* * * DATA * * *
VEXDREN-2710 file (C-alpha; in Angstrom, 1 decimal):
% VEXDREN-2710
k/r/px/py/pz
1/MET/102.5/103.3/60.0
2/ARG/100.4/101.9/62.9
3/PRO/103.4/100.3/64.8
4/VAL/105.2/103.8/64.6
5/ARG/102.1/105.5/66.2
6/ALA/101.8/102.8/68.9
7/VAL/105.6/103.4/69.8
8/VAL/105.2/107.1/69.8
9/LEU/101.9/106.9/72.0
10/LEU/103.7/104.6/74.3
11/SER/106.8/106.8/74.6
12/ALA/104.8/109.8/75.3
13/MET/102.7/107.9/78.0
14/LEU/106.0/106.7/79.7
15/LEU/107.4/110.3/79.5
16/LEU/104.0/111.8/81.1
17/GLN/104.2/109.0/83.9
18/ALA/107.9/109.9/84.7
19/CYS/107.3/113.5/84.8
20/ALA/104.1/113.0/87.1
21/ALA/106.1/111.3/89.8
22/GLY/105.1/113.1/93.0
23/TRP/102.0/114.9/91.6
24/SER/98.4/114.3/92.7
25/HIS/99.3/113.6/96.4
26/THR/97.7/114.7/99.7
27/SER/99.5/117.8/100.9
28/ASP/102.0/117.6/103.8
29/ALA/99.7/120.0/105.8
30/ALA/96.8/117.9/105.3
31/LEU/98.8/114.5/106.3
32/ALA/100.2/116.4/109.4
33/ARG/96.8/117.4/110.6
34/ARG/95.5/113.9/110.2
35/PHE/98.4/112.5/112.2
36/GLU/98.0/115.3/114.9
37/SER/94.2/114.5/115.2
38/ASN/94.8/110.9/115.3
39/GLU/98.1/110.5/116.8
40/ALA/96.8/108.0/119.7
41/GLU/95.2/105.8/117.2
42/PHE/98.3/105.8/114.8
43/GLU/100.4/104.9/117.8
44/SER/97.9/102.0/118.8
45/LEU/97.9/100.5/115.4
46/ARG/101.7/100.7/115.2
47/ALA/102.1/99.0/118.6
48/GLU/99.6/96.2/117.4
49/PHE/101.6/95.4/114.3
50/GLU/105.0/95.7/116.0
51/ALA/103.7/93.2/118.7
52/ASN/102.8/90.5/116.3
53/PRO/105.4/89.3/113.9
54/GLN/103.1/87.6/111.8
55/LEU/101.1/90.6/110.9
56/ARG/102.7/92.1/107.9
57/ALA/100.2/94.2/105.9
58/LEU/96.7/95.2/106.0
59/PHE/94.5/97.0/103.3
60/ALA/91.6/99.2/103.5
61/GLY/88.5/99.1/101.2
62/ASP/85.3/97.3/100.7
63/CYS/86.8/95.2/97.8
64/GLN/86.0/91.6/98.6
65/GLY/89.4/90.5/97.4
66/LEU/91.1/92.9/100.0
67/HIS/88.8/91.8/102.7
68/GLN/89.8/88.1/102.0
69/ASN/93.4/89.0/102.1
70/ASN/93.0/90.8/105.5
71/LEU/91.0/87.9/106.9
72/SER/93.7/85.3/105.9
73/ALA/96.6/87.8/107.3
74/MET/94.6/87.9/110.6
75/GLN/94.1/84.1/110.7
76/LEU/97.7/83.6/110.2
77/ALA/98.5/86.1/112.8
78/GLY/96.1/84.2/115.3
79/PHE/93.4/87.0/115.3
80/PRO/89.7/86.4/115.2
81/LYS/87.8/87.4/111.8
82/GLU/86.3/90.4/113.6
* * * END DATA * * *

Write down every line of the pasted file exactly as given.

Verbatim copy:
VEXDREN-2710 file (C-alpha; in Angstrom, 1 decimal):
% VEXDREN-2710
k/r/px/py/pz
1/MET/102.5/103.3/60.0
2/ARG/100.4/101.9/62.9
3/PRO/103.4/100.3/64.8
4/VAL/105.2/103.8/64.6
5/ARG/102.1/105.5/66.2
6/ALA/101.8/102.8/68.9
7/VAL/105.6/103.4/69.8
8/VAL/105.2/107.1/69.8
9/LEU/101.9/106.9/72.0
10/LEU/103.7/104.6/74.3
11/SER/106.8/106.8/74.6
12/ALA/104.8/109.8/75.3
13/MET/102.7/107.9/78.0
14/LEU/106.0/106.7/79.7
15/LEU/107.4/110.3/79.5
16/LEU/104.0/111.8/81.1
17/GLN/104.2/109.0/83.9
18/ALA/107.9/109.9/84.7
19/CYS/107.3/113.5/84.8
20/ALA/104.1/113.0/87.1
21/ALA/106.1/111.3/89.8
22/GLY/105.1/113.1/93.0
23/TRP/102.0/114.9/91.6
24/SER/98.4/114.3/92.7
25/HIS/99.3/113.6/96.4
26/THR/97.7/114.7/99.7
27/SER/99.5/117.8/100.9
28/ASP/102.0/117.6/103.8
29/ALA/99.7/120.0/105.8
30/ALA/96.8/117.9/105.3
31/LEU/98.8/114.5/106.3
32/ALA/100.2/116.4/109.4
33/ARG/96.8/117.4/110.6
34/ARG/95.5/113.9/110.2
35/PHE/98.4/112.5/112.2
36/GLU/98.0/115.3/114.9
37/SER/94.2/114.5/115.2
38/ASN/94.8/110.9/115.3
39/GLU/98.1/110.5/116.8
40/ALA/96.8/108.0/119.7
41/GLU/95.2/105.8/117.2
42/PHE/98.3/105.8/114.8
43/GLU/100.4/104.9/117.8
44/SER/97.9/102.0/118.8
45/LEU/97.9/100.5/115.4
46/ARG/101.7/100.7/115.2
47/ALA/102.1/99.0/118.6
48/GLU/99.6/96.2/117.4
49/PHE/101.6/95.4/114.3
50/GLU/105.0/95.7/116.0
51/ALA/103.7/93.2/118.7
52/ASN/102.8/90.5/116.3
53/PRO/105.4/89.3/113.9
54/GLN/103.1/87.6/111.8
55/LEU/101.1/90.6/110.9
56/ARG/102.7/92.1/107.9
57/ALA/100.2/94.2/105.9
58/LEU/96.7/95.2/106.0
59/PHE/94.5/97.0/103.3
60/ALA/91.6/99.2/103.5
61/GLY/88.5/99.1/101.2
62/ASP/85.3/97.3/100.7
63/CYS/86.8/95.2/97.8
64/GLN/86.0/91.6/98.6
65/GLY/89.4/90.5/97.4
66/LEU/91.1/92.9/100.0
67/HIS/88.8/91.8/102.7
68/GLN/89.8/88.1/102.0
69/ASN/93.4/89.0/102.1
70/ASN/93.0/90.8/105.5
71/LEU/91.0/87.9/106.9
72/SER/93.7/85.3/105.9
73/ALA/96.6/87.8/107.3
74/MET/94.6/87.9/110.6
75/GLN/94.1/84.1/110.7
76/LEU/97.7/83.6/110.2
77/ALA/98.5/86.1/112.8
78/GLY/96.1/84.2/115.3
79/PHE/93.4/87.0/115.3
80/PRO/89.7/86.4/115.2
81/LYS/87.8/87.4/111.8
82/GLU/86.3/90.4/113.6